Withdrawal occurs as the body strives to achieve homeostasis following the removal or reduction of a substance to which it has become physiologically dependent. The following symptoms of withdrawal may occur for someone with an addiction to Lunesta:
- Memory loss
- Excessive perspiration
- Vomiting and nausea
- Chronic fatigue
- Spasms in the muscles
- Shakiness and tremors
Can You Overdose on Lunesta?
Yes, it is possible to overdose on Lunesta. An overdose refers to an overconsumption of a drug to the point that severe adverse health effects occur, such as convulsions or coma.
It is possible to overdose on Lunesta alone, but the risk of an overdose increases when other medications or substances are used in conjunction. Substances that are dangerous in combination with Lunesta include the following:
- Over-the-counter pain medications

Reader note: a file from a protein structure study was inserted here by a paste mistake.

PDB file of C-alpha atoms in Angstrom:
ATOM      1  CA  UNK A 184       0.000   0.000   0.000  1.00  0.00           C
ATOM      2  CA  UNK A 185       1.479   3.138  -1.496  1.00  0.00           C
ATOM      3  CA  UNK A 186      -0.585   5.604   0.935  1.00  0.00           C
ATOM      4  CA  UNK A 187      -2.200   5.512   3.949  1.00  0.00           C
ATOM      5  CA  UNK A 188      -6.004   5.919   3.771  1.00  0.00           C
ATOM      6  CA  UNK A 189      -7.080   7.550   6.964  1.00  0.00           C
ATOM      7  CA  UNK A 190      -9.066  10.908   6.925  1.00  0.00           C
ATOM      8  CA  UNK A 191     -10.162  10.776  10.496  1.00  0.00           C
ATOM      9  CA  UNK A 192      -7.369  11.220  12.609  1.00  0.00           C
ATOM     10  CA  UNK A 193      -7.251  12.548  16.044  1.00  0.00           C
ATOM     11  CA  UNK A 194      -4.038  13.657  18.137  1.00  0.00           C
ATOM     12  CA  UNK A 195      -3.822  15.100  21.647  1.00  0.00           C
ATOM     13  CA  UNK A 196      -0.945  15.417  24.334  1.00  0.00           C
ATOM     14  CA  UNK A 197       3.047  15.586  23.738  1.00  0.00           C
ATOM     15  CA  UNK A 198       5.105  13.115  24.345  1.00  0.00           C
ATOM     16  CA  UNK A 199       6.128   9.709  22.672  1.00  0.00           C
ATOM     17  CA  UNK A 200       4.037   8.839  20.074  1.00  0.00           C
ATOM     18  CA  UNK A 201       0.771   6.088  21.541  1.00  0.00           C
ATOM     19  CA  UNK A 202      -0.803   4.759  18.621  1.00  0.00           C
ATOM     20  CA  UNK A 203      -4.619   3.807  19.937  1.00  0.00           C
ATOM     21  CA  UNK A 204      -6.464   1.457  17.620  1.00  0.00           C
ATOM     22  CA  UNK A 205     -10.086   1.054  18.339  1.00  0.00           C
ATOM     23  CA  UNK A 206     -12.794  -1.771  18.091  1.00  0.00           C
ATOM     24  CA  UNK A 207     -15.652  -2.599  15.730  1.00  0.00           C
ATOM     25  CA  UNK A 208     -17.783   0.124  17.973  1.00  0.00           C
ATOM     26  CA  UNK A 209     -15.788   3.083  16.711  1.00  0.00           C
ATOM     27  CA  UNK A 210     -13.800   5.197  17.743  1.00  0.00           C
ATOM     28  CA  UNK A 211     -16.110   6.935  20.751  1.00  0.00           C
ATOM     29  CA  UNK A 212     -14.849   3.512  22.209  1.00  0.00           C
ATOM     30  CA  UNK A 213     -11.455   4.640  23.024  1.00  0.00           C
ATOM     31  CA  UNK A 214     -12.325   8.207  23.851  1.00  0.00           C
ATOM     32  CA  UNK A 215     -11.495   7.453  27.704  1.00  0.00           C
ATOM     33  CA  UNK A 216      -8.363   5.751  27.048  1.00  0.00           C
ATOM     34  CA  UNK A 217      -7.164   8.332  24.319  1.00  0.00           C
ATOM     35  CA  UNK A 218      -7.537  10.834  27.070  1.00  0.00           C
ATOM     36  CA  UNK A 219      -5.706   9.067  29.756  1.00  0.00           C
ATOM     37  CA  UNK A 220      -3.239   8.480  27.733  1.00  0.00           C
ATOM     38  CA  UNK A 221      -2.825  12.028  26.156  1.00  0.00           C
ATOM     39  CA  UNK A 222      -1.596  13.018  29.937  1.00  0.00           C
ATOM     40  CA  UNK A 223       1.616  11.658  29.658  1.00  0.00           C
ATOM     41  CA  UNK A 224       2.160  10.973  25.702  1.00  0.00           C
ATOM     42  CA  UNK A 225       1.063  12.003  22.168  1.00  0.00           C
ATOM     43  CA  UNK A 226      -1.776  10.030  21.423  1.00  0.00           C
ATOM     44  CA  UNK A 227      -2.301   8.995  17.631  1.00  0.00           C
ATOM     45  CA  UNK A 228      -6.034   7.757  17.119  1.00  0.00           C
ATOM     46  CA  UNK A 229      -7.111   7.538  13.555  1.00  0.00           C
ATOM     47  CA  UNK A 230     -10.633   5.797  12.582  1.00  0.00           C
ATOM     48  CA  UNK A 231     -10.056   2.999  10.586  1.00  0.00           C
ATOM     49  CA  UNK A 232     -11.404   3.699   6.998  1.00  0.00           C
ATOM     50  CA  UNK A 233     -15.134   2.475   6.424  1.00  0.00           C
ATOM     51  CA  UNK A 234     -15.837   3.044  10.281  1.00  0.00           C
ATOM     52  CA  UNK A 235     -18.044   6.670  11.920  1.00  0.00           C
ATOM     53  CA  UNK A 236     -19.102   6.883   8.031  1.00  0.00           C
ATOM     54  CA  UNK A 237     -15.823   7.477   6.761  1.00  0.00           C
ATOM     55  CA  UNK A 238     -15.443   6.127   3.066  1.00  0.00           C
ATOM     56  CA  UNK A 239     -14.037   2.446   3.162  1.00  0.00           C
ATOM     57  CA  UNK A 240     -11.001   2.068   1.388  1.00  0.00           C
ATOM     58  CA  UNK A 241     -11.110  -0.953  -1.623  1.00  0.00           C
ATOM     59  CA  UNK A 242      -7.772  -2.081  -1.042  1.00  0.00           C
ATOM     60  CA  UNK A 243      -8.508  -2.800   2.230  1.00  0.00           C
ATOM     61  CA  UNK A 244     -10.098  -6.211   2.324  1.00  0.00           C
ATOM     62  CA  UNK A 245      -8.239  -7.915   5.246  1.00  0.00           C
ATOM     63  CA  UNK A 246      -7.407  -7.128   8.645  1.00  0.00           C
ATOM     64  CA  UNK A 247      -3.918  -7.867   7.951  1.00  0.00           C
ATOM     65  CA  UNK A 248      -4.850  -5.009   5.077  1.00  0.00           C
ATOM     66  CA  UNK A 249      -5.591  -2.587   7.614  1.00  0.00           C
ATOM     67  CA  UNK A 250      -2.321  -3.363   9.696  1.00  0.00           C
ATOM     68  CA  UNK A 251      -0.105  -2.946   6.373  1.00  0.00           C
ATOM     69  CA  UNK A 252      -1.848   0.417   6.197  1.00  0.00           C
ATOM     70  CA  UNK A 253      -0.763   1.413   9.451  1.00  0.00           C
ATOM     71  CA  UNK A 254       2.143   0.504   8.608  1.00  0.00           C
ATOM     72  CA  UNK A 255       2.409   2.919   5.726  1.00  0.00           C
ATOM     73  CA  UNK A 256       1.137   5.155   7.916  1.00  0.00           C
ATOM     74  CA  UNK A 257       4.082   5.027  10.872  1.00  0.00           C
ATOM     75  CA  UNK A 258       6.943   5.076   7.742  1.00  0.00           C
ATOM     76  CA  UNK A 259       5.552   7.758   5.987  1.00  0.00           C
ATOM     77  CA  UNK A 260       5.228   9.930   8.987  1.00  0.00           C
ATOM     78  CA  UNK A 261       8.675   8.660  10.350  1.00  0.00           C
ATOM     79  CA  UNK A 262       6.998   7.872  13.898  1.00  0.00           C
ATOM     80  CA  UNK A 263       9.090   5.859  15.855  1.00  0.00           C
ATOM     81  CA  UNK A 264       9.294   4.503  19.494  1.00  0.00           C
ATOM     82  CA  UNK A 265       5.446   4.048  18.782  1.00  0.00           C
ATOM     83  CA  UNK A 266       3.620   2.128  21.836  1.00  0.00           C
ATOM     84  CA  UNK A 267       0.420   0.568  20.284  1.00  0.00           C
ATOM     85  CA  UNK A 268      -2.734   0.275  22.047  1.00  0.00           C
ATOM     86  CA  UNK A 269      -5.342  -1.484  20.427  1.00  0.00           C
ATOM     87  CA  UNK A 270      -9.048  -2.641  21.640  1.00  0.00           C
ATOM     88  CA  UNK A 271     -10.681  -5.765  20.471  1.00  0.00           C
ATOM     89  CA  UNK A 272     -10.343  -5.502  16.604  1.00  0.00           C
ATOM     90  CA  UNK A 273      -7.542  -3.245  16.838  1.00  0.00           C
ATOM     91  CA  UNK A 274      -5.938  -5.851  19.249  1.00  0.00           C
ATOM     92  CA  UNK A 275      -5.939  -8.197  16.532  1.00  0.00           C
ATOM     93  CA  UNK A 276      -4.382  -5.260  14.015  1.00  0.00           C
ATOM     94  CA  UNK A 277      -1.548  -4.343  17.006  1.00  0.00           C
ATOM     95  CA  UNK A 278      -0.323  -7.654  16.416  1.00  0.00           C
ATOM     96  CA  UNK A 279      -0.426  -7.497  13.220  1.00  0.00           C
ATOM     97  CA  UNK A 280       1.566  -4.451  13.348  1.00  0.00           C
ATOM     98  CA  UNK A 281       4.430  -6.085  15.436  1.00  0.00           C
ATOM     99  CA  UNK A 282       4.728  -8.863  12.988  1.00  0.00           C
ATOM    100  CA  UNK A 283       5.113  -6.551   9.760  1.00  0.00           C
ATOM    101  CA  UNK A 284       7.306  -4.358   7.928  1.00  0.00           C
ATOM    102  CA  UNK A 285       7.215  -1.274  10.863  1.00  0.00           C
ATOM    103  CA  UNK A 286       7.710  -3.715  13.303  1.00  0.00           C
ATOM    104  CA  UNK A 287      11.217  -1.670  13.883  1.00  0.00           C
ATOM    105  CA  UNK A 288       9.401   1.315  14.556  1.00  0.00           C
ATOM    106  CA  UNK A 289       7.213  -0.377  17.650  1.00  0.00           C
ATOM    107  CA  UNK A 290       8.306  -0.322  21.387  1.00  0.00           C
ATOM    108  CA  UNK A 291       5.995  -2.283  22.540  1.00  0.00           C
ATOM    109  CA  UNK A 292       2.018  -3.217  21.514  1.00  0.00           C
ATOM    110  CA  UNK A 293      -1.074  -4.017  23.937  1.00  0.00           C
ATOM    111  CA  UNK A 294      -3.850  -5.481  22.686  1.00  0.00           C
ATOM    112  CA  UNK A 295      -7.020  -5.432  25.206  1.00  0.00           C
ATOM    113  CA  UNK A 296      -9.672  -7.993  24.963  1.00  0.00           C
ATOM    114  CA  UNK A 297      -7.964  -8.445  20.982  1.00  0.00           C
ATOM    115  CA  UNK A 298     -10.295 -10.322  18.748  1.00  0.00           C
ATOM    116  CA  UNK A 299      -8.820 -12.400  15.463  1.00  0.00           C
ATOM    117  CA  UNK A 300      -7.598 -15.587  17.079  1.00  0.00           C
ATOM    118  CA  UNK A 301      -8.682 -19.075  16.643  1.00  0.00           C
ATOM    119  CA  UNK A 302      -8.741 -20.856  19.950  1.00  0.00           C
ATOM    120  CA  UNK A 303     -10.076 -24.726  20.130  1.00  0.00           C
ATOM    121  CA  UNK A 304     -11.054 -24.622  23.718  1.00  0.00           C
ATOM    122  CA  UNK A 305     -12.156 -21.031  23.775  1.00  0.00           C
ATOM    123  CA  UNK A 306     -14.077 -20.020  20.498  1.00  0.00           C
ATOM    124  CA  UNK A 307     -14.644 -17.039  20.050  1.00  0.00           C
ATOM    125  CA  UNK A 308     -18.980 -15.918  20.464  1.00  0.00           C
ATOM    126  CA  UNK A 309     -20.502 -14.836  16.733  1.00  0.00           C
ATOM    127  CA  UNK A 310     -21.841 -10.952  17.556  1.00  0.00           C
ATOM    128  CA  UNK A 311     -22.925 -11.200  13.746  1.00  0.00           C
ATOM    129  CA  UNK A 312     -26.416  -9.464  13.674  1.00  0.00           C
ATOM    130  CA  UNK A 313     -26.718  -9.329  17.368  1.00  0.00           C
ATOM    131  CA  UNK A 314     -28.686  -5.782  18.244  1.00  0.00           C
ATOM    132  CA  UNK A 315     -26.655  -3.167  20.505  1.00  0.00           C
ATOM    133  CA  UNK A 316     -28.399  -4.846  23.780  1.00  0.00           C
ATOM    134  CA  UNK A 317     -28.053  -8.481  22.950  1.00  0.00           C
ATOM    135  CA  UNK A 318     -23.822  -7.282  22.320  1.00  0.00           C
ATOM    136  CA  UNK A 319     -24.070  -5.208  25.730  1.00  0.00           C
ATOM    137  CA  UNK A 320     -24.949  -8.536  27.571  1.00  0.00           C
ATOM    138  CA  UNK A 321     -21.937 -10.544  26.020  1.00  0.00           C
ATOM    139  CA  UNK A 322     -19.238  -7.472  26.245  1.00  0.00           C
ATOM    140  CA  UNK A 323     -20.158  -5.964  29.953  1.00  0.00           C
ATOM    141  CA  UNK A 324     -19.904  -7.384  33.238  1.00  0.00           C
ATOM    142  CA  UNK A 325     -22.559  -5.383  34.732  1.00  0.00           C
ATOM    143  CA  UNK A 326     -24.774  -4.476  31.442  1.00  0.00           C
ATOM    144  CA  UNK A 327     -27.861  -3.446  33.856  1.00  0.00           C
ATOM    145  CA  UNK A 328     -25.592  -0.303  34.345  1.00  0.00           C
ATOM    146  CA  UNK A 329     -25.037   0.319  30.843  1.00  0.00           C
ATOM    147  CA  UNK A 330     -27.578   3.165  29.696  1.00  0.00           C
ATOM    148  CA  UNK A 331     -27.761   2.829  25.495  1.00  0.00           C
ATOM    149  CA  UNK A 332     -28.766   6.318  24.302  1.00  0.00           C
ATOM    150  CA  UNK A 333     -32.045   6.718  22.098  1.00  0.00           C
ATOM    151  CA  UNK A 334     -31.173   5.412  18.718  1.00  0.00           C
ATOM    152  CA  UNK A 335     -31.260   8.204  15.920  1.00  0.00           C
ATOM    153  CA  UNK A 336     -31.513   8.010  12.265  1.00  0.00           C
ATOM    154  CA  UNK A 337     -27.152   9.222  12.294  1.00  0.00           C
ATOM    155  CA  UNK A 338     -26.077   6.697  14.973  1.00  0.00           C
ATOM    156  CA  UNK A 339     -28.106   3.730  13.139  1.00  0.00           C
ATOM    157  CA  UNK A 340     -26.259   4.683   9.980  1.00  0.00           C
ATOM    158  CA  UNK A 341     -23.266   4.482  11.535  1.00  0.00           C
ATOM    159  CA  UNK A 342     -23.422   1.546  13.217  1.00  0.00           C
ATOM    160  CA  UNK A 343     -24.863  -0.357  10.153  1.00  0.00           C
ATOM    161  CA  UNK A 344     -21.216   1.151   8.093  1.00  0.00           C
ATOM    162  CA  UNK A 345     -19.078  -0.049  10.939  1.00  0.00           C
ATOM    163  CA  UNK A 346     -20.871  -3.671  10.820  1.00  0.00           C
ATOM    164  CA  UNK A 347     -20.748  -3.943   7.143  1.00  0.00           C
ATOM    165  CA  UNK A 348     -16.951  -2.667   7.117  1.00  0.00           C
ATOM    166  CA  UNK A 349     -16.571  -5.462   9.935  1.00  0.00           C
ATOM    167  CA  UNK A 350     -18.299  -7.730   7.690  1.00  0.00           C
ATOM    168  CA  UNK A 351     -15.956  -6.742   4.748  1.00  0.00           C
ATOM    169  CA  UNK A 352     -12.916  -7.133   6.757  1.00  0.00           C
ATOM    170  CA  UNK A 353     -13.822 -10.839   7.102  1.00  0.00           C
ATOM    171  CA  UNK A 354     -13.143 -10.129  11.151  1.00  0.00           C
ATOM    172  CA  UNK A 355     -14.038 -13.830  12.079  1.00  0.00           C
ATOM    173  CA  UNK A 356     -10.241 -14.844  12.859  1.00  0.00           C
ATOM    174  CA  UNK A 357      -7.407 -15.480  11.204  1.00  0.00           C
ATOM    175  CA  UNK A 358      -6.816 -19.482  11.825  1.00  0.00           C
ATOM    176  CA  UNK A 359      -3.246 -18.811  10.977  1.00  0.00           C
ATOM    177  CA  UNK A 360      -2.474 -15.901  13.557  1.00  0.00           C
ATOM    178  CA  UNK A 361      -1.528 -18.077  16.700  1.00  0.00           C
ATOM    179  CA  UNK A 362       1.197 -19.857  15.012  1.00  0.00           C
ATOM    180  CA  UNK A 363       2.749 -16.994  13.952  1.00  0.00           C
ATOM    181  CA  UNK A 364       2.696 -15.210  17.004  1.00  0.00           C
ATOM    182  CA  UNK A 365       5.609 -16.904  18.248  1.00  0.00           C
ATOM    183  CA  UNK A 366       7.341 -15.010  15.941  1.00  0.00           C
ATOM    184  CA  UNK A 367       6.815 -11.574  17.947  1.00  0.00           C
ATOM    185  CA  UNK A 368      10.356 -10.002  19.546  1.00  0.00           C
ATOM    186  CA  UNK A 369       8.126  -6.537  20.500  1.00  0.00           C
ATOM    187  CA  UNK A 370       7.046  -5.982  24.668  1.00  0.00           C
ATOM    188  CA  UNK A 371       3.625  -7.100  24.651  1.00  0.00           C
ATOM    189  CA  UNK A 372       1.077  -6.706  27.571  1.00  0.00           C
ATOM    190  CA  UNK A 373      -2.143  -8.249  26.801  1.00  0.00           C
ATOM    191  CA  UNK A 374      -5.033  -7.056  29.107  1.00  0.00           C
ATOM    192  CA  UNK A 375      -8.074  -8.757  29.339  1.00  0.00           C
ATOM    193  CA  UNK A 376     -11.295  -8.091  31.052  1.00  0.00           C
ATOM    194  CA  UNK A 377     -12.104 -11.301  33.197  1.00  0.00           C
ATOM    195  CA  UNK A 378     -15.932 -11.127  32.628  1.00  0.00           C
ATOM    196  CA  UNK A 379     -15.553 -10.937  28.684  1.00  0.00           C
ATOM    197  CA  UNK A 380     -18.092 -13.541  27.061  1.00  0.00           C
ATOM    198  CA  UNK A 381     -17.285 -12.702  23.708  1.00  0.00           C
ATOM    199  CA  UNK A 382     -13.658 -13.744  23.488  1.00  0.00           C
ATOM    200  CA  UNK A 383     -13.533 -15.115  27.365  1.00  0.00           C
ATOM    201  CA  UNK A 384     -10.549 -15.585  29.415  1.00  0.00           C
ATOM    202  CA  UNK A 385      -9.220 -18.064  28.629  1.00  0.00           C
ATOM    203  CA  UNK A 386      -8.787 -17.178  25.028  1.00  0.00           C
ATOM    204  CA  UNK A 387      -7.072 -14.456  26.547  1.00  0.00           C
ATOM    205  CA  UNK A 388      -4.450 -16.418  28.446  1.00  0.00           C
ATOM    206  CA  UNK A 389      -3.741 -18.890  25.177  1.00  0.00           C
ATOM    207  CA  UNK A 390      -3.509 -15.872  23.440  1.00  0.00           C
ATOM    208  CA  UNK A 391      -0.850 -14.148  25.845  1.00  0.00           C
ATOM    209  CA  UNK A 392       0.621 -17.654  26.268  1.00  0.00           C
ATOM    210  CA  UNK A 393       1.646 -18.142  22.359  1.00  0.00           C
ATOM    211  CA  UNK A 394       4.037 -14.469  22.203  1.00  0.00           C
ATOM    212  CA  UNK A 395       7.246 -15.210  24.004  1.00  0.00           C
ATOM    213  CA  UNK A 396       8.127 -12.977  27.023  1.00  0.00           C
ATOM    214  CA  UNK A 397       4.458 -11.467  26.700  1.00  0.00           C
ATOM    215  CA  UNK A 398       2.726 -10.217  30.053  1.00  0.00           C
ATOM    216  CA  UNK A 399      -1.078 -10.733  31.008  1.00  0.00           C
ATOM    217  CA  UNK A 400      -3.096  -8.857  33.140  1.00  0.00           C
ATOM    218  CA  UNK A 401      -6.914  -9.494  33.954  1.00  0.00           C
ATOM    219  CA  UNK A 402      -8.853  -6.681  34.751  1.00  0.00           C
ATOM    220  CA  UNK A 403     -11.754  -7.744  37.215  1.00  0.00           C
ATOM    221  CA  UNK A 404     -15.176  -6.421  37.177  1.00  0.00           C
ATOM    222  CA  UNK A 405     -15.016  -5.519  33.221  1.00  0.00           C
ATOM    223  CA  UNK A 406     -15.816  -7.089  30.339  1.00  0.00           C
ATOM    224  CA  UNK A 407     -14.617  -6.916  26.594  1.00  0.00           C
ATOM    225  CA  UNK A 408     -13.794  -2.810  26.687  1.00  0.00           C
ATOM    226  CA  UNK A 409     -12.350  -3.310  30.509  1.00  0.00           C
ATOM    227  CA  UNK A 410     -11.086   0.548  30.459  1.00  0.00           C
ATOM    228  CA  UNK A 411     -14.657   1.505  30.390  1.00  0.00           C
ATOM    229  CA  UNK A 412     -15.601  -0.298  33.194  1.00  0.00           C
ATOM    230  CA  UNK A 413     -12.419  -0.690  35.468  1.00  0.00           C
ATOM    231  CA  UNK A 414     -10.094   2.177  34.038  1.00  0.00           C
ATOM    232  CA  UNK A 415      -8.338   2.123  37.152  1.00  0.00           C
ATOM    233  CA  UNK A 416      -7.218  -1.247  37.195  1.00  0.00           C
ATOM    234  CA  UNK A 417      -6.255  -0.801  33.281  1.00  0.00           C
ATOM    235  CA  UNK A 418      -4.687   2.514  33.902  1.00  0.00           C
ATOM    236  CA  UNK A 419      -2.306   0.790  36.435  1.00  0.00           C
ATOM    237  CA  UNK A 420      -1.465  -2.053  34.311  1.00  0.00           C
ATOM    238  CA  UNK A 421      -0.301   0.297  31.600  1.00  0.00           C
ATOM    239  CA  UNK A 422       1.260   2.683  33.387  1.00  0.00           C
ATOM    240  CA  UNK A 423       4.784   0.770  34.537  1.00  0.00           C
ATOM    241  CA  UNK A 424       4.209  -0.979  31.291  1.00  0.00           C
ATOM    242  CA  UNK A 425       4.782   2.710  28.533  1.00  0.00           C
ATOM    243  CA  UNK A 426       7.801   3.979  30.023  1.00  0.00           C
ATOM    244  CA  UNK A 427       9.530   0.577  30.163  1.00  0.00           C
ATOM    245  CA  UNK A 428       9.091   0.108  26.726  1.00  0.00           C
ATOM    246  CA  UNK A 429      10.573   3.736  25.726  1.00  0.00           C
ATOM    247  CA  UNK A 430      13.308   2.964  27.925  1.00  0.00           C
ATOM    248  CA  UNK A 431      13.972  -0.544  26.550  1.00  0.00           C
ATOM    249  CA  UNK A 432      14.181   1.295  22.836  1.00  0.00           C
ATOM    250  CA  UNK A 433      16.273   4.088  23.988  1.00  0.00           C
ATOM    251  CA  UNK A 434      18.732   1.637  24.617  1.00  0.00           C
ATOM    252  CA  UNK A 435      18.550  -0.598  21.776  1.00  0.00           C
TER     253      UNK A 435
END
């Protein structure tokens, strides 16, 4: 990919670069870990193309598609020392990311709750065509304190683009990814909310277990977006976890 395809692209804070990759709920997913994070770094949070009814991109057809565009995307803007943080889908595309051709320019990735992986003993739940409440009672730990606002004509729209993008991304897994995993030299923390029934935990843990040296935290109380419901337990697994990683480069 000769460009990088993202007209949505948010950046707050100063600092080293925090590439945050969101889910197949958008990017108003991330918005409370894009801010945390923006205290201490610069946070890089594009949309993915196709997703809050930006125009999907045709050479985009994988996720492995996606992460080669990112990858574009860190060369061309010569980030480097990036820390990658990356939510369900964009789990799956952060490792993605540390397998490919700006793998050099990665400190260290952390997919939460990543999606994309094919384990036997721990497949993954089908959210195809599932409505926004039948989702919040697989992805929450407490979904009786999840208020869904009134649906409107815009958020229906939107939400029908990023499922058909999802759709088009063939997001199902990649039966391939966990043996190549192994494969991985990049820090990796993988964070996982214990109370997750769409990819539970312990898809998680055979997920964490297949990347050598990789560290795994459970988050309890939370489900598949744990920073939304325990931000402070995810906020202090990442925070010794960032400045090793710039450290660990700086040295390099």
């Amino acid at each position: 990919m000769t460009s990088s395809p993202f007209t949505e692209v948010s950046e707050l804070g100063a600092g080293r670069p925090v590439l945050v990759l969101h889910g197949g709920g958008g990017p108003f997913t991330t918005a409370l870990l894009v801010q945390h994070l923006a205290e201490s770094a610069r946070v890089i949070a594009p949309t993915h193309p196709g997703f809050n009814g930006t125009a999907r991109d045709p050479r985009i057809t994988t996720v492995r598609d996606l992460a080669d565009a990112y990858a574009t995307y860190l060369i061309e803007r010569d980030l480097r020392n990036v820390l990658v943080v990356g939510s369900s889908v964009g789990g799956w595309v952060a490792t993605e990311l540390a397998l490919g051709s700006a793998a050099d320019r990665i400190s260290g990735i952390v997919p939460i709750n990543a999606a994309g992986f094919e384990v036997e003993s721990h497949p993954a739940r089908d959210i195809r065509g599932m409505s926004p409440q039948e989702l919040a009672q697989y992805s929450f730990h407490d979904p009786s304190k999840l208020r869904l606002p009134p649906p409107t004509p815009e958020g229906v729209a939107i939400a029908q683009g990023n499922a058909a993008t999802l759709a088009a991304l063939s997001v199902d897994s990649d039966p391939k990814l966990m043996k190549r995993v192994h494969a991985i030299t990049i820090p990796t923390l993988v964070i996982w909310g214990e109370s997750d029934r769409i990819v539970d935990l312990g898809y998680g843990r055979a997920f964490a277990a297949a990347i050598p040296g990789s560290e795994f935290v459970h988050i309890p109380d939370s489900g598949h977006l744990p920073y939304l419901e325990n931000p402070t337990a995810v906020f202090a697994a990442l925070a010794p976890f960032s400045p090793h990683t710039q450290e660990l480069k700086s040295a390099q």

The following symptoms may occur if you have overdosed on Lunesta:
- Impaired coordination and balance
- Reduced responsiveness
- Loss of consciousness
- Respiratory impairment
If you or someone you know experiences these symptoms, contact 911 immediately.
Treatment Options for Lunesta Addiction
If you have overdosed on Lunesta, you will likely receive medical detoxification and at least 24 hours of inpatient care. Medical detox is a medically supervised removal of a foreign and toxic substance from the body and may involve techniques like pumping the stomach and the administration of charcoal to remove excessive amounts of the drug. In some cases, supportive care and monitoring may be given while the drug naturally processes out of the body.